The above-stated phase transition information retrieval method which exploits the reflection or diffraction of the irradiating electron beam operates so as to increase a detection output much more than in the case of exploiting the secondary electron beam. As a result, the signal-to-noise ratio (S/N ratio) is greatly improved in a memory which adopts the retrieval method. Since the detection sensitivity is sharply enhanced, the period of time required for reading one information item is shortened much. Therefore, even when the rotational speed of a disc is increased to read out information at high speed, no malfunction occurs. Besides, a protective film is usually required for a phase transition type recording film in order to avoid the deformation thereof in the operation of rewriting recording. With the secondary electron read-out, the detection beyond the protective film has been difficult because of the low energy of the emitted electrons. In contrast, with the retrieval method of the invention, the reflected electrons the energy level of which is as high as that of the incident electrons, and hence, the read-out beyond the protective film is possible, so that the practicability of this method is high. By the way, when the protective film on the side of electron beam incidence is too thin, it does not have the effect of checking the deformation, whereas when it is too thick, the S/N ratio of read-out becomes low. The appropriate thickness of the protective film depends closely upon the material thereof. For example, in case of employing SiO2, the thickness of the protective film should preferably be 30 nm to 200 nm inclusive.
FIG. 1 is a view schematically showing an electron beam memory system which is an embodiment of the present invention.
FIG. 2 is an expanded view of a retrieval electron gun in FIG. 1.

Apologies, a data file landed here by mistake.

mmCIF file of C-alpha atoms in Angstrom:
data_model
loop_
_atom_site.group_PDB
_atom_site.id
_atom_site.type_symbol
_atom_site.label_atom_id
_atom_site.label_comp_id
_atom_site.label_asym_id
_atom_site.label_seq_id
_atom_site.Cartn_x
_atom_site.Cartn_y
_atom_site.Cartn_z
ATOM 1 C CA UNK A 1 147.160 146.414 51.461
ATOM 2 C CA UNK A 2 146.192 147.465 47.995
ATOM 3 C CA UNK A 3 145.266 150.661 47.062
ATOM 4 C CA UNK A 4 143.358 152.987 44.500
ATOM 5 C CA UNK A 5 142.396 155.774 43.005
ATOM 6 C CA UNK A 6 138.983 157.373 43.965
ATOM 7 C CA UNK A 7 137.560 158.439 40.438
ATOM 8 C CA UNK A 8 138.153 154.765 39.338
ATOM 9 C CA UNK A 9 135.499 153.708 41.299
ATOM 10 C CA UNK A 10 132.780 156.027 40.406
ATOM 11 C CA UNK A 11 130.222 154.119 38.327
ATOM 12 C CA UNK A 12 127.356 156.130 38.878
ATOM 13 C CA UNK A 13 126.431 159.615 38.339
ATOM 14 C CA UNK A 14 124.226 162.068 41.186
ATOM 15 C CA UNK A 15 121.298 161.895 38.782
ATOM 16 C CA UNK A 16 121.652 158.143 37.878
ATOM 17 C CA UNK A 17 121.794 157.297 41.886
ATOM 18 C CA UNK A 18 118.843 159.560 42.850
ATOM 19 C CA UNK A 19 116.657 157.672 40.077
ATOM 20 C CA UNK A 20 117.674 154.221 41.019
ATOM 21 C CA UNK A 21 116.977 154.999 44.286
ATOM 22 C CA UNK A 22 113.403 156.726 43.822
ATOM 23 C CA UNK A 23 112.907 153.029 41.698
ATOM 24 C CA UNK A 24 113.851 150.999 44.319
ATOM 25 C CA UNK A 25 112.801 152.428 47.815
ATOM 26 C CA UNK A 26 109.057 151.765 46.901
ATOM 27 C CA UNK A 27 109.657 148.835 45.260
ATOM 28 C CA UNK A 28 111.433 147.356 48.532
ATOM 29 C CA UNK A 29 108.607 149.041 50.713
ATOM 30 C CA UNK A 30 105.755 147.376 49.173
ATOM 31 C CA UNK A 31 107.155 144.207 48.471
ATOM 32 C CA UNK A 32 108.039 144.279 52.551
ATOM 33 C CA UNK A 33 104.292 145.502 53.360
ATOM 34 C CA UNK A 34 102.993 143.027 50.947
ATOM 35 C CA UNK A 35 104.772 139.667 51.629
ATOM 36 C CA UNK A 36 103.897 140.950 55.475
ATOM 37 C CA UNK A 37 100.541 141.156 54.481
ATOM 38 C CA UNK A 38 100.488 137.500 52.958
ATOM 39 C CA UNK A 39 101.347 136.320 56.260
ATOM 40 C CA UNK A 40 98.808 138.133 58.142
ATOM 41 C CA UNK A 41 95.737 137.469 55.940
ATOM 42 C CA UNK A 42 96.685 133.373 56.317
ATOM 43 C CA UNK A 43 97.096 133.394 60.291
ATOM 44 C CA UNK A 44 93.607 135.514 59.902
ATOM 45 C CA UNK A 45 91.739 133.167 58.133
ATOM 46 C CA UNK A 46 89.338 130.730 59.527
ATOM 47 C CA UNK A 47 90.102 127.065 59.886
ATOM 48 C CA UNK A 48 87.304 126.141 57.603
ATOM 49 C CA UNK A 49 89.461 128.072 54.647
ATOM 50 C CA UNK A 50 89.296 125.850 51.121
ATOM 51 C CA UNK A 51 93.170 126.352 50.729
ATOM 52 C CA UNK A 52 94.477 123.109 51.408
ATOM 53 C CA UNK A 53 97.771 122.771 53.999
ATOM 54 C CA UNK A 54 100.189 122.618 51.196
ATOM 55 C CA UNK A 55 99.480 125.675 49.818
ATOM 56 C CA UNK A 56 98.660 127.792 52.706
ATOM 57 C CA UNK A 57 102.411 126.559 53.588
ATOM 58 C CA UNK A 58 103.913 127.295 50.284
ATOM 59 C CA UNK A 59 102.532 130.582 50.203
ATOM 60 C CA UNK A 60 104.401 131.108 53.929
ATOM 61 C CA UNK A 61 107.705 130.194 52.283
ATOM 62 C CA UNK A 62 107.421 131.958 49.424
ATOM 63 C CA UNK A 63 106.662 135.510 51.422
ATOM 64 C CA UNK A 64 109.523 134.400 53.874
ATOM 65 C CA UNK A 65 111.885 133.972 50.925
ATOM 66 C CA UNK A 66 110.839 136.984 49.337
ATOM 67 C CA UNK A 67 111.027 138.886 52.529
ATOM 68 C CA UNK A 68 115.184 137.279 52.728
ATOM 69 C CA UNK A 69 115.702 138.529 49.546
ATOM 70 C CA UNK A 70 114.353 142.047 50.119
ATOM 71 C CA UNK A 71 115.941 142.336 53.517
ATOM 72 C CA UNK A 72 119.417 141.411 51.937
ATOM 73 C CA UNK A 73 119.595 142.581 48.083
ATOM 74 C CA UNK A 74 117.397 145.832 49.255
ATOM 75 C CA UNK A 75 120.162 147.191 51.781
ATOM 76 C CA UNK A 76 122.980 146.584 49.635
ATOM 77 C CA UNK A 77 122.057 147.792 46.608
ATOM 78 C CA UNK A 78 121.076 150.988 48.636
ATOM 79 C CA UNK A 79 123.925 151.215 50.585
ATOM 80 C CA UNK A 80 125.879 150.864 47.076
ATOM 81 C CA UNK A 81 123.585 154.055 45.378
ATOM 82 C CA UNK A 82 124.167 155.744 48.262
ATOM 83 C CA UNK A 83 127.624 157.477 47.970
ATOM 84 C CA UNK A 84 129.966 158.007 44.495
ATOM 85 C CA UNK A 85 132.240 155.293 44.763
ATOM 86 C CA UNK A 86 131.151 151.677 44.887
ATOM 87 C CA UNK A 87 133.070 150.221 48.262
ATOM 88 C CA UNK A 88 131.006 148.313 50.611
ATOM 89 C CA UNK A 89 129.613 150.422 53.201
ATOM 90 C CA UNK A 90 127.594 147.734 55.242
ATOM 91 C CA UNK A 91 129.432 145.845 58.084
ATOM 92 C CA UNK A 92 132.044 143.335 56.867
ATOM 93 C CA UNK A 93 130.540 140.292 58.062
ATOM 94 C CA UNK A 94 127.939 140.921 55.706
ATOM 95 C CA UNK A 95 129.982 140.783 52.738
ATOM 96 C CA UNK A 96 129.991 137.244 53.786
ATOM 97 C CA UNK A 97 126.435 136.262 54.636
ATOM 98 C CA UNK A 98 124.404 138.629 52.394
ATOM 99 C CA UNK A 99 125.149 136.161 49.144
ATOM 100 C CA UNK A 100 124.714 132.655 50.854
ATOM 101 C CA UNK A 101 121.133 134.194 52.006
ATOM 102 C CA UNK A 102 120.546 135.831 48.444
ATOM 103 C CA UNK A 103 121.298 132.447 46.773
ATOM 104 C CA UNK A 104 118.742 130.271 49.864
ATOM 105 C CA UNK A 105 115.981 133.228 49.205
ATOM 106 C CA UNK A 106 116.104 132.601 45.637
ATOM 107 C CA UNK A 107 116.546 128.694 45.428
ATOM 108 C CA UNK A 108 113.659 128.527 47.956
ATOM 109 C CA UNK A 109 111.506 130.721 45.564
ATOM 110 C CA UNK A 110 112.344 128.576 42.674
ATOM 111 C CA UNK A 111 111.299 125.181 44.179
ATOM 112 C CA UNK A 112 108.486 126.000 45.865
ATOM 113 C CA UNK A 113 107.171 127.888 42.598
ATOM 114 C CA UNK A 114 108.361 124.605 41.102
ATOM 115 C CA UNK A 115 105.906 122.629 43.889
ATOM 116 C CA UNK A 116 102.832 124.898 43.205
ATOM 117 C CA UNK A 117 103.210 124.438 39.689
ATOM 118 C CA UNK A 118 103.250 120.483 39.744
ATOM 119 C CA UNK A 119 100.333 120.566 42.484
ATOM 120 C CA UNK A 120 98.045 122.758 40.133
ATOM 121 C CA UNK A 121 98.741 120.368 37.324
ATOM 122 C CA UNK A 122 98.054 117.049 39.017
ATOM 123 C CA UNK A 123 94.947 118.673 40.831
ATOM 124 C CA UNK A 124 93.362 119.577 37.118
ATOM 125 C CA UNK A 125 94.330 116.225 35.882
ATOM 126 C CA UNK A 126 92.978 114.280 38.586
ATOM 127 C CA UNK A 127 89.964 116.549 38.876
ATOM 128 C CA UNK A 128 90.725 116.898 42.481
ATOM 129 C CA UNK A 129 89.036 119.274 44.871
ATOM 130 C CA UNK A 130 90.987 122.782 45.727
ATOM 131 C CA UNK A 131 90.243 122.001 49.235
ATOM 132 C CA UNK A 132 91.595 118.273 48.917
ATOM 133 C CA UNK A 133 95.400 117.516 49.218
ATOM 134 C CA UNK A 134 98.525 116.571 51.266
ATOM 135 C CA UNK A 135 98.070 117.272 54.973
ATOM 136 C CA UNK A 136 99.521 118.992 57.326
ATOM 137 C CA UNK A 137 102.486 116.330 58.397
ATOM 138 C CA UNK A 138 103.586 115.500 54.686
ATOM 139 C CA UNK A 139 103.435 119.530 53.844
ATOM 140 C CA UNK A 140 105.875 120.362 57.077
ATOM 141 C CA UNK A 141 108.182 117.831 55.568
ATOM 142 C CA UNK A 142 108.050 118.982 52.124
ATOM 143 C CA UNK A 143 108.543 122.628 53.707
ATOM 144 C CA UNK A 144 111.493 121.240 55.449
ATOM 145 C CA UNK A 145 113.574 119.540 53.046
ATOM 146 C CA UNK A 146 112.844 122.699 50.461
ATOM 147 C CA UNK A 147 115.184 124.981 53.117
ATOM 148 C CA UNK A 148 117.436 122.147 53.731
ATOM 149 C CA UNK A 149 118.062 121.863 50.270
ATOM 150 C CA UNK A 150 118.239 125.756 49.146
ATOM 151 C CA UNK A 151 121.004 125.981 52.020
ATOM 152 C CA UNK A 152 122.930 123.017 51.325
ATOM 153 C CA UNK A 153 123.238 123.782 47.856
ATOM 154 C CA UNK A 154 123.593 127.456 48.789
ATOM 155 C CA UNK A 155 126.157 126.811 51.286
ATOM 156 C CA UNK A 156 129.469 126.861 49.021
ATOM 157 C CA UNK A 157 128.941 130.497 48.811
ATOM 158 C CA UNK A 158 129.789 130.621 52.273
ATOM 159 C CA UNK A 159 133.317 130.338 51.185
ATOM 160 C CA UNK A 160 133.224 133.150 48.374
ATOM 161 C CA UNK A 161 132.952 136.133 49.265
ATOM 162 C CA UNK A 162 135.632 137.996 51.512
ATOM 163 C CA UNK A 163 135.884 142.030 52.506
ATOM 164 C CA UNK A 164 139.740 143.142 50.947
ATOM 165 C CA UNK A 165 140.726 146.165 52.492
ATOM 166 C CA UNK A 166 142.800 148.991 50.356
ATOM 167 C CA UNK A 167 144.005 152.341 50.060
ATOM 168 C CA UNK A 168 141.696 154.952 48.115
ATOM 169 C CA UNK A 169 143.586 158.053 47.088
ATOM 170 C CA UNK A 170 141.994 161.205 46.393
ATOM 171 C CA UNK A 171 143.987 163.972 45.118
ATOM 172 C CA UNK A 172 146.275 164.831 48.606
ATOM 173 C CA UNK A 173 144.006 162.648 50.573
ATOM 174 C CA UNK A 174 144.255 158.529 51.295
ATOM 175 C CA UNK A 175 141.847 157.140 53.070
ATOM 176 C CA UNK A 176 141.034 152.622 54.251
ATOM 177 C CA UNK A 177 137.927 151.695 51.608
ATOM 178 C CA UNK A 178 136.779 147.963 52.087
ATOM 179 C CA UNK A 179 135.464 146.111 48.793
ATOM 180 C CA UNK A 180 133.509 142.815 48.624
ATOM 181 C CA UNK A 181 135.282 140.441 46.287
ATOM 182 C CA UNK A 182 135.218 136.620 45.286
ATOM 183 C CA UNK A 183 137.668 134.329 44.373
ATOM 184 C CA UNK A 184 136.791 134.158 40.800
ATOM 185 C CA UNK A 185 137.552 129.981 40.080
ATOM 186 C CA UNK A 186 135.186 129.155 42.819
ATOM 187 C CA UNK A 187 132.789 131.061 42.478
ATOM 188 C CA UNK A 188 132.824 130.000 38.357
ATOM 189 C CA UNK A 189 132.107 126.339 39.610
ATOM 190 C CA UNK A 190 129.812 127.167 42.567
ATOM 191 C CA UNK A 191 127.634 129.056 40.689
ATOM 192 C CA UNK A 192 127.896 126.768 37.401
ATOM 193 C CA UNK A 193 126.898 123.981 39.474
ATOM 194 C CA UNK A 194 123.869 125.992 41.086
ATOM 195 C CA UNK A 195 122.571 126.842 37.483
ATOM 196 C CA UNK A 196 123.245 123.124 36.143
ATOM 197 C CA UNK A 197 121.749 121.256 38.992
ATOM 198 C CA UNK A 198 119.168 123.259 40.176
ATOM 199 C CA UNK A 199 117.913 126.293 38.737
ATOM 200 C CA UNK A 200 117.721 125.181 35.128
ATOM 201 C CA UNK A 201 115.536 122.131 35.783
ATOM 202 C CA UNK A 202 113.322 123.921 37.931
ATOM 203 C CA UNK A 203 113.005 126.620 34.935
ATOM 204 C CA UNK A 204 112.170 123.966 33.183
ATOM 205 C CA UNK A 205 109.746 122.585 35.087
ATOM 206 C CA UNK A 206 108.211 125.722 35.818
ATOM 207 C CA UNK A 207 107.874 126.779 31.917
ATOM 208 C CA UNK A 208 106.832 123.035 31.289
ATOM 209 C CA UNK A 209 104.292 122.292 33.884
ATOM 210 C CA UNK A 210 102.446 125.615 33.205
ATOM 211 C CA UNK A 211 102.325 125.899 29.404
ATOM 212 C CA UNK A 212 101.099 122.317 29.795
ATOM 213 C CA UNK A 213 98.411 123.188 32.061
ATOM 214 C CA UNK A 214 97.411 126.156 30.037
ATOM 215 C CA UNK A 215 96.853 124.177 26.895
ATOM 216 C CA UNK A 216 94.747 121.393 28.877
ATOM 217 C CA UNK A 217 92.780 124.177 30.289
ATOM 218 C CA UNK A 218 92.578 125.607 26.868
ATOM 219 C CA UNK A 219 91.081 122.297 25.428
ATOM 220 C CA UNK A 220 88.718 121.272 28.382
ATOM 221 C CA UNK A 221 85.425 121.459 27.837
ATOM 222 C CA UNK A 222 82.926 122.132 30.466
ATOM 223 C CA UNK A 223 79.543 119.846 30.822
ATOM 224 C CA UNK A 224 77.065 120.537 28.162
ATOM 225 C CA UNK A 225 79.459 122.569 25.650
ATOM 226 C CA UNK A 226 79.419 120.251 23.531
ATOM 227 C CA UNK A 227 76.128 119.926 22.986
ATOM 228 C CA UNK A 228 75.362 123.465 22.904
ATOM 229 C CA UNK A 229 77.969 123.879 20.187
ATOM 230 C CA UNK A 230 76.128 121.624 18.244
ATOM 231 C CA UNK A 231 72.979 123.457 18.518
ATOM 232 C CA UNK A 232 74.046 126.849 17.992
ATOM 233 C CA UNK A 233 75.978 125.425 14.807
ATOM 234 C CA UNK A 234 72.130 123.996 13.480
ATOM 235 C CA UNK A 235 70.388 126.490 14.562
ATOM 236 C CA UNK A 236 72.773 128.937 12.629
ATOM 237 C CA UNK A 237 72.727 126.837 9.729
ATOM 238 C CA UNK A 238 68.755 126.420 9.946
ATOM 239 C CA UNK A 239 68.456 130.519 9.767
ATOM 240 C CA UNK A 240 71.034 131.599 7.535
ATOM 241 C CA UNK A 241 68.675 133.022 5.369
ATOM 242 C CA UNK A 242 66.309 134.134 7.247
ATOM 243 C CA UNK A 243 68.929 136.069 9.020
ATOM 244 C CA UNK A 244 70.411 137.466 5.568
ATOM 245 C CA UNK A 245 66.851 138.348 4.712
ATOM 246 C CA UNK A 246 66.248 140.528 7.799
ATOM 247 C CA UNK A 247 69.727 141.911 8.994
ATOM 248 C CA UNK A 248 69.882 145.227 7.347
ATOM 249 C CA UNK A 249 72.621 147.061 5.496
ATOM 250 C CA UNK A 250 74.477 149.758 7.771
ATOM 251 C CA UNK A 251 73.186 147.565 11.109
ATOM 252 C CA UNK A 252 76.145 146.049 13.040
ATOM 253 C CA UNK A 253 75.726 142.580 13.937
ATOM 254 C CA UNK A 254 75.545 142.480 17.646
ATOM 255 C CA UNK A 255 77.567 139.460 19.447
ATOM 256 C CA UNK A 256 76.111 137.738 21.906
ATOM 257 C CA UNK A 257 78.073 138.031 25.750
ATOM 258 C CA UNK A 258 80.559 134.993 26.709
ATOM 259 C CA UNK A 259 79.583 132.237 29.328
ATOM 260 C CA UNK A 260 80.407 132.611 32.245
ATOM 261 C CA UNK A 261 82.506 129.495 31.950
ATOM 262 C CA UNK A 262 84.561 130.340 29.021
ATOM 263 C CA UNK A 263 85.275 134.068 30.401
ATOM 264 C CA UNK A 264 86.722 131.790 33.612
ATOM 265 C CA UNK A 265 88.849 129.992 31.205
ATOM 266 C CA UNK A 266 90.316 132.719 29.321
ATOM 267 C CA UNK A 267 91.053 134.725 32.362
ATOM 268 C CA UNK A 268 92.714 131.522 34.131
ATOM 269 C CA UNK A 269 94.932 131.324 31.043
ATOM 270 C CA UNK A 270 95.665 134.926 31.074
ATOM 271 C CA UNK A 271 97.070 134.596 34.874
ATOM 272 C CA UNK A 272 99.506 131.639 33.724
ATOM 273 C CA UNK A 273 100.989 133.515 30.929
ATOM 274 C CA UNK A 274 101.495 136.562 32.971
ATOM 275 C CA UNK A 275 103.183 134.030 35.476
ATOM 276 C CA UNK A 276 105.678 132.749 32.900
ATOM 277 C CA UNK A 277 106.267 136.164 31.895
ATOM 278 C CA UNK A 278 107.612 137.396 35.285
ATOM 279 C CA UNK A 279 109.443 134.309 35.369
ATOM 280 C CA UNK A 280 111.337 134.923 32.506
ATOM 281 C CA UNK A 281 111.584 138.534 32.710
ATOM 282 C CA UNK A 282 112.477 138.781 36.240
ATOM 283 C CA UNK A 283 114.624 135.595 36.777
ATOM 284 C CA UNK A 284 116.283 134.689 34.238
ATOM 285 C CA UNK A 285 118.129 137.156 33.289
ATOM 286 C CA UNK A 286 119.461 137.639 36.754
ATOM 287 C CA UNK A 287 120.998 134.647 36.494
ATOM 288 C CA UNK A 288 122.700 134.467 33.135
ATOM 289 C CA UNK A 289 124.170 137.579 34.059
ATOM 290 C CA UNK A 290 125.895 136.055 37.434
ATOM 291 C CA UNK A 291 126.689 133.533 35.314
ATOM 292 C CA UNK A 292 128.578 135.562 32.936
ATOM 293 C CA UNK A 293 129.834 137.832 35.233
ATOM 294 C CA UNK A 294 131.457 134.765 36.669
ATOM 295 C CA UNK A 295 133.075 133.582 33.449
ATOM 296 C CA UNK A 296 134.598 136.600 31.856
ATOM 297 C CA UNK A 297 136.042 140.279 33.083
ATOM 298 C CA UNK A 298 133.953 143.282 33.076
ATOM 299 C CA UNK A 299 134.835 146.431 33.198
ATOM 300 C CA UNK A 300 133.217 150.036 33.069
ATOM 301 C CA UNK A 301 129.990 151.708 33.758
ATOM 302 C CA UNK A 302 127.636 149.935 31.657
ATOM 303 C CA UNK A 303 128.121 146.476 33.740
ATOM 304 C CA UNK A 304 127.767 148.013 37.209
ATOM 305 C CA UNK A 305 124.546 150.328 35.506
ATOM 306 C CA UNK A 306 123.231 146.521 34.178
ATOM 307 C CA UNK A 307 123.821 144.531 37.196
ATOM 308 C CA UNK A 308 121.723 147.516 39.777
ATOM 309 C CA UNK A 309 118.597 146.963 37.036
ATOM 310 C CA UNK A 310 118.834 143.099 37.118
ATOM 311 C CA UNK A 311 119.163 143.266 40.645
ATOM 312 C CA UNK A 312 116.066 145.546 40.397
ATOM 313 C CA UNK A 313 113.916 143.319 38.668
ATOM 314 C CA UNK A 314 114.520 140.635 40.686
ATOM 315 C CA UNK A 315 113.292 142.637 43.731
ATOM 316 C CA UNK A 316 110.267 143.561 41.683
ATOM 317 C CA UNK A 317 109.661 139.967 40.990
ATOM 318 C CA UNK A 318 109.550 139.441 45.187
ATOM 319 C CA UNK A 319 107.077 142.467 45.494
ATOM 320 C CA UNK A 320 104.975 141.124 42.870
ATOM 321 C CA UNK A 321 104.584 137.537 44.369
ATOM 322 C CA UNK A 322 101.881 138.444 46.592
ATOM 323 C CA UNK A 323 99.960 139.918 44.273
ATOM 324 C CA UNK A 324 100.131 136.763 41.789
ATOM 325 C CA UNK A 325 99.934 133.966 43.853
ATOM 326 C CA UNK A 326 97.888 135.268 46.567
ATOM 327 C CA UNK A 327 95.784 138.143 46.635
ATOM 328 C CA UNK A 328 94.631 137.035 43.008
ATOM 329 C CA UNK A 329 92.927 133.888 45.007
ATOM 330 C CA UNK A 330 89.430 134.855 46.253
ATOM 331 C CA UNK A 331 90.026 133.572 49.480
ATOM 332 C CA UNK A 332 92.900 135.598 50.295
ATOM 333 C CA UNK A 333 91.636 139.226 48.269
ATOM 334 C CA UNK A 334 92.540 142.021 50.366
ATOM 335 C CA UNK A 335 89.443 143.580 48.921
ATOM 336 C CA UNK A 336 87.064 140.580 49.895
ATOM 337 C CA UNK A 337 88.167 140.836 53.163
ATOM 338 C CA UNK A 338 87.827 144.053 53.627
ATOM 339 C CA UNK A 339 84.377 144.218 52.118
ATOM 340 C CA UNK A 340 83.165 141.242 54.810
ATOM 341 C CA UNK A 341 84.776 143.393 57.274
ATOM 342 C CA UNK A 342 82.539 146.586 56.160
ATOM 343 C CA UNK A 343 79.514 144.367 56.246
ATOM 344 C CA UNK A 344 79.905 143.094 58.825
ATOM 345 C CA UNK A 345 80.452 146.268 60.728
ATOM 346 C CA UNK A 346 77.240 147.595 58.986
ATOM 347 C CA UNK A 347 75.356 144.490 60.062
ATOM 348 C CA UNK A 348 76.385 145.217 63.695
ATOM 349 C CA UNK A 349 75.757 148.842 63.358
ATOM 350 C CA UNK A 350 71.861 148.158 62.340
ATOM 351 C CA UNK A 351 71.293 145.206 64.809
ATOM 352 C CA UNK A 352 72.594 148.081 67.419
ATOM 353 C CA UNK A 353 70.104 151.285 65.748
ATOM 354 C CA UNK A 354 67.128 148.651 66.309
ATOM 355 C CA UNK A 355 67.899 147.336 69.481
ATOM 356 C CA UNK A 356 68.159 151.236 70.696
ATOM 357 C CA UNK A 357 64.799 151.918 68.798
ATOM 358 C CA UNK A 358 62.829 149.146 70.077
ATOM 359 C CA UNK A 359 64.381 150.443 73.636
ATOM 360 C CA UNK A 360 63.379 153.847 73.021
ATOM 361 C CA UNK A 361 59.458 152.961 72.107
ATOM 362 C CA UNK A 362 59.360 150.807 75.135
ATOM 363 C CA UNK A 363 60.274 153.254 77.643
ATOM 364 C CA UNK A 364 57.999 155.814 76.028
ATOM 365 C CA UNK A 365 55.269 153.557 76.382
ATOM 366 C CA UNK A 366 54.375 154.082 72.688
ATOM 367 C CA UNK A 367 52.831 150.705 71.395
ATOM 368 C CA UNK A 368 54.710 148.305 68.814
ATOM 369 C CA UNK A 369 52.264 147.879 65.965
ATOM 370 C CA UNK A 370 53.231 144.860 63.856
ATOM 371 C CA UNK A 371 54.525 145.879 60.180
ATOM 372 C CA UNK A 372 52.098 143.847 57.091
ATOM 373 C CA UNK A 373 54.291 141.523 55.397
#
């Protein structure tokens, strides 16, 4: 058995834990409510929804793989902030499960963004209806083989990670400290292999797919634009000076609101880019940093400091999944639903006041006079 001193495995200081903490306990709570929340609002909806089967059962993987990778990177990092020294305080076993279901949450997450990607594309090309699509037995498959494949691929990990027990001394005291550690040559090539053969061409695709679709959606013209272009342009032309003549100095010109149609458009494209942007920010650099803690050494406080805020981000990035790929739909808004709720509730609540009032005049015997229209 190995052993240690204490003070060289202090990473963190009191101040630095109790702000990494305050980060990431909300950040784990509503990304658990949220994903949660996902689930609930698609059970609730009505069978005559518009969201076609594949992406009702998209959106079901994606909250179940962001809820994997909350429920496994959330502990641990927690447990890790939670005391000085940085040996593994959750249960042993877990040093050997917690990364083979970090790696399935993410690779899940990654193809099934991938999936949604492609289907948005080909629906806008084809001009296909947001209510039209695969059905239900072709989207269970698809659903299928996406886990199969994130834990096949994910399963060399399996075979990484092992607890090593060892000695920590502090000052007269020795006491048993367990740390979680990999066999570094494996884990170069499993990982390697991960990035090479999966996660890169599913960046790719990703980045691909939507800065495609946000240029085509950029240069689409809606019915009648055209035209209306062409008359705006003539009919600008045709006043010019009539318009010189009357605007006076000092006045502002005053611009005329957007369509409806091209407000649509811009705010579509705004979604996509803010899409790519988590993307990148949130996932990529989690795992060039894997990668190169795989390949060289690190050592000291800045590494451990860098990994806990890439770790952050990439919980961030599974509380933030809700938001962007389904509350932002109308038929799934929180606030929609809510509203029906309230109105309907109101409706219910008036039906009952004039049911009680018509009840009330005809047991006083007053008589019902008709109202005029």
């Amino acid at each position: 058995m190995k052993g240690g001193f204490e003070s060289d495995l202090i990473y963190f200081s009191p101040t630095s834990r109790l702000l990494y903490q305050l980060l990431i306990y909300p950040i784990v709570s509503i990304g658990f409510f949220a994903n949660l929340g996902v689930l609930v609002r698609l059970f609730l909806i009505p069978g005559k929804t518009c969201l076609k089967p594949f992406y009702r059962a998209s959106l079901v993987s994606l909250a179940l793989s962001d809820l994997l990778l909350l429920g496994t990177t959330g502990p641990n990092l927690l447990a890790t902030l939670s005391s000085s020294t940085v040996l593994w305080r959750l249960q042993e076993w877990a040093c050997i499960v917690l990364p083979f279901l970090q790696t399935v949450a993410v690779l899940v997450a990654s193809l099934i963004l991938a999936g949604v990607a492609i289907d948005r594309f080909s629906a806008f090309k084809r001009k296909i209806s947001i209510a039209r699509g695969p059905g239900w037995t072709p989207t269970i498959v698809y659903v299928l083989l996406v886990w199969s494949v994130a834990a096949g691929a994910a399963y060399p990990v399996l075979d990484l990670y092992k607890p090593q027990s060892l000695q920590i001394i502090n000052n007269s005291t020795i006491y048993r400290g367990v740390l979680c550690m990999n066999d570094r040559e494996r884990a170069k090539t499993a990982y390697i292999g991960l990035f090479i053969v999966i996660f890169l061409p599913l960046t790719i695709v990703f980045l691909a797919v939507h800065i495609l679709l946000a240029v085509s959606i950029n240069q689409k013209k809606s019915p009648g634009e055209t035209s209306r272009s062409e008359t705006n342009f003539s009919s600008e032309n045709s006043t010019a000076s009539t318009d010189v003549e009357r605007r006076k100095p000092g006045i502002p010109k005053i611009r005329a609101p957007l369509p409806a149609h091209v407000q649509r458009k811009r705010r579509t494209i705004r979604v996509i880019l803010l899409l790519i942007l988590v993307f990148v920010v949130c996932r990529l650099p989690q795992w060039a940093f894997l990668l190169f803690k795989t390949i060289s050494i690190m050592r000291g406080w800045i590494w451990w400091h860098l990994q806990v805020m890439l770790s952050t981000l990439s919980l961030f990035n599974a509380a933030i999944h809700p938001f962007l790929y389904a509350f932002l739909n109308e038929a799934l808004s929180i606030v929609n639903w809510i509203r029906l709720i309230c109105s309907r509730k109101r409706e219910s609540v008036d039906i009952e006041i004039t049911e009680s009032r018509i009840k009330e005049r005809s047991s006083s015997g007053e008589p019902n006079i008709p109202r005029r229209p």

FIG. 3 is a diagram showing the state of reflected electron currents.
Now, one embodiment of the present invention will be described with reference to FIGS. 1 and 2.
FIG. 1 is a schematic view of the electron beam memory system of the present invention, while FIG. 2 is an expanded view of a retrieval electron gun 5. A recording material 2 formed on a disc-shaped substrate 1 is made of In-Se-Tl, and it is a phase transition material film having a thickness of 120 nm. This film 2 is sandwiched between SiO2 protective films 10 which are 150 nm thick on the substrate side and 80 nm thick on the front surface side of the film (the protective film on the substrate side is not shown). The disc substrate 1 is fixed to a cylinder 3, and can rotate at 1000-4000 r. p. m. Electron guns 4 and 5 which are recording and retrieval heads, respectively, are installed over the disc substrate 1. Of course, a single electron gun serving for both recording and retrieval is sometimes installed, but the case of employing the dedicated heads will be explained here. The recording electron gun 4 is about 2 mm spaced from the surface of the disc 1, and is adapted to generate an electron current of 1 μA under an acceleration voltage of 3 kV. The diameter of an electron beam from this gun 4 is focused to 0.3 μm.